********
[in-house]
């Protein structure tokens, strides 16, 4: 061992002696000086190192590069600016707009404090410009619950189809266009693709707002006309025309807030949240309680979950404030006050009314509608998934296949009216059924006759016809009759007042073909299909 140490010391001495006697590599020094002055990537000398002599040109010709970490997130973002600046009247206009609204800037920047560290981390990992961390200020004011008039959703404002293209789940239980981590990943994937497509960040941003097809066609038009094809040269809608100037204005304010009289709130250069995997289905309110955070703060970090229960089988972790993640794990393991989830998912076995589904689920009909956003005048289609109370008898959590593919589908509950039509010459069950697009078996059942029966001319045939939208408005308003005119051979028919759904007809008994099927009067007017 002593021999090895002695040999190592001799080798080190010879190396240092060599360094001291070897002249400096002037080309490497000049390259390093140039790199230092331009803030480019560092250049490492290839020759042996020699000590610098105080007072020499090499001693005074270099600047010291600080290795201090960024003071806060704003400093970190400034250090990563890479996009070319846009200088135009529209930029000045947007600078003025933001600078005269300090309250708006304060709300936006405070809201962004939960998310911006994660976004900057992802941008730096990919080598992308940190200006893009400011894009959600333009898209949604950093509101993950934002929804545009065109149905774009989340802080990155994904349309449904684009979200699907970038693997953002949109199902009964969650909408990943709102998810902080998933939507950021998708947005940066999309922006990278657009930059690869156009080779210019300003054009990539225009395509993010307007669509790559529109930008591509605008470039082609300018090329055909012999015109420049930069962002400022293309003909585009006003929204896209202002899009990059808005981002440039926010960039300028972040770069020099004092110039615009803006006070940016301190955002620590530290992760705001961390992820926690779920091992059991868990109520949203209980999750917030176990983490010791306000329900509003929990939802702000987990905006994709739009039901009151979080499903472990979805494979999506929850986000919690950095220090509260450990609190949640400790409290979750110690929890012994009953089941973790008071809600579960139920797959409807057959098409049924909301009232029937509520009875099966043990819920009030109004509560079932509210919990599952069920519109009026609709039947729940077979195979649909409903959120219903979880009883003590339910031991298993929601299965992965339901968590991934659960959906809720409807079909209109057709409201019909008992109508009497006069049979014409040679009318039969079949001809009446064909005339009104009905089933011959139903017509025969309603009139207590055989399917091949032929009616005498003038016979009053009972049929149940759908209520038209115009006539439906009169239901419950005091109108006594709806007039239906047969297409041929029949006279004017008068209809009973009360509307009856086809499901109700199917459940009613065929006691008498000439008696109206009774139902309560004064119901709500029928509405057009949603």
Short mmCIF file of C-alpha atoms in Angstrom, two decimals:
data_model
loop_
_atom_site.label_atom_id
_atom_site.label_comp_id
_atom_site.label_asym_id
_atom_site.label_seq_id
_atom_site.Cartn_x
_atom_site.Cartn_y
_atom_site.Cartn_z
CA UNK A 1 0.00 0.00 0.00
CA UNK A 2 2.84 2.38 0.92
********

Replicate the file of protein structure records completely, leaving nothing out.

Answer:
[in-house]
């Protein structure tokens, strides 16, 4: 061992002696000086190192590069600016707009404090410009619950189809266009693709707002006309025309807030949240309680979950404030006050009314509608998934296949009216059924006759016809009759007042073909299909 140490010391001495006697590599020094002055990537000398002599040109010709970490997130973002600046009247206009609204800037920047560290981390990992961390200020004011008039959703404002293209789940239980981590990943994937497509960040941003097809066609038009094809040269809608100037204005304010009289709130250069995997289905309110955070703060970090229960089988972790993640794990393991989830998912076995589904689920009909956003005048289609109370008898959590593919589908509950039509010459069950697009078996059942029966001319045939939208408005308003005119051979028919759904007809008994099927009067007017 002593021999090895002695040999190592001799080798080190010879190396240092060599360094001291070897002249400096002037080309490497000049390259390093140039790199230092331009803030480019560092250049490492290839020759042996020699000590610098105080007072020499090499001693005074270099600047010291600080290795201090960024003071806060704003400093970190400034250090990563890479996009070319846009200088135009529209930029000045947007600078003025933001600078005269300090309250708006304060709300936006405070809201962004939960998310911006994660976004900057992802941008730096990919080598992308940190200006893009400011894009959600333009898209949604950093509101993950934002929804545009065109149905774009989340802080990155994904349309449904684009979200699907970038693997953002949109199902009964969650909408990943709102998810902080998933939507950021998708947005940066999309922006990278657009930059690869156009080779210019300003054009990539225009395509993010307007669509790559529109930008591509605008470039082609300018090329055909012999015109420049930069962002400022293309003909585009006003929204896209202002899009990059808005981002440039926010960039300028972040770069020099004092110039615009803006006070940016301190955002620590530290992760705001961390992820926690779920091992059991868990109520949203209980999750917030176990983490010791306000329900509003929990939802702000987990905006994709739009039901009151979080499903472990979805494979999506929850986000919690950095220090509260450990609190949640400790409290979750110690929890012994009953089941973790008071809600579960139920797959409807057959098409049924909301009232029937509520009875099966043990819920009030109004509560079932509210919990599952069920519109009026609709039947729940077979195979649909409903959120219903979880009883003590339910031991298993929601299965992965339901968590991934659960959906809720409807079909209109057709409201019909008992109508009497006069049979014409040679009318039969079949001809009446064909005339009104009905089933011959139903017509025969309603009139207590055989399917091949032929009616005498003038016979009053009972049929149940759908209520038209115009006539439906009169239901419950005091109108006594709806007039239906047969297409041929029949006279004017008068209809009973009360509307009856086809499901109700199917459940009613065929006691008498000439008696109206009774139902309560004064119901709500029928509405057009949603």
Short mmCIF file of C-alpha atoms in Angstrom, two decimals:
data_model
loop_
_atom_site.label_atom_id
_atom_site.label_comp_id
_atom_site.label_asym_id
_atom_site.label_seq_id
_atom_site.Cartn_x
_atom_site.Cartn_y
_atom_site.Cartn_z
CA UNK A 1 0.00 0.00 0.00
CA UNK A 2 2.84 2.38 0.92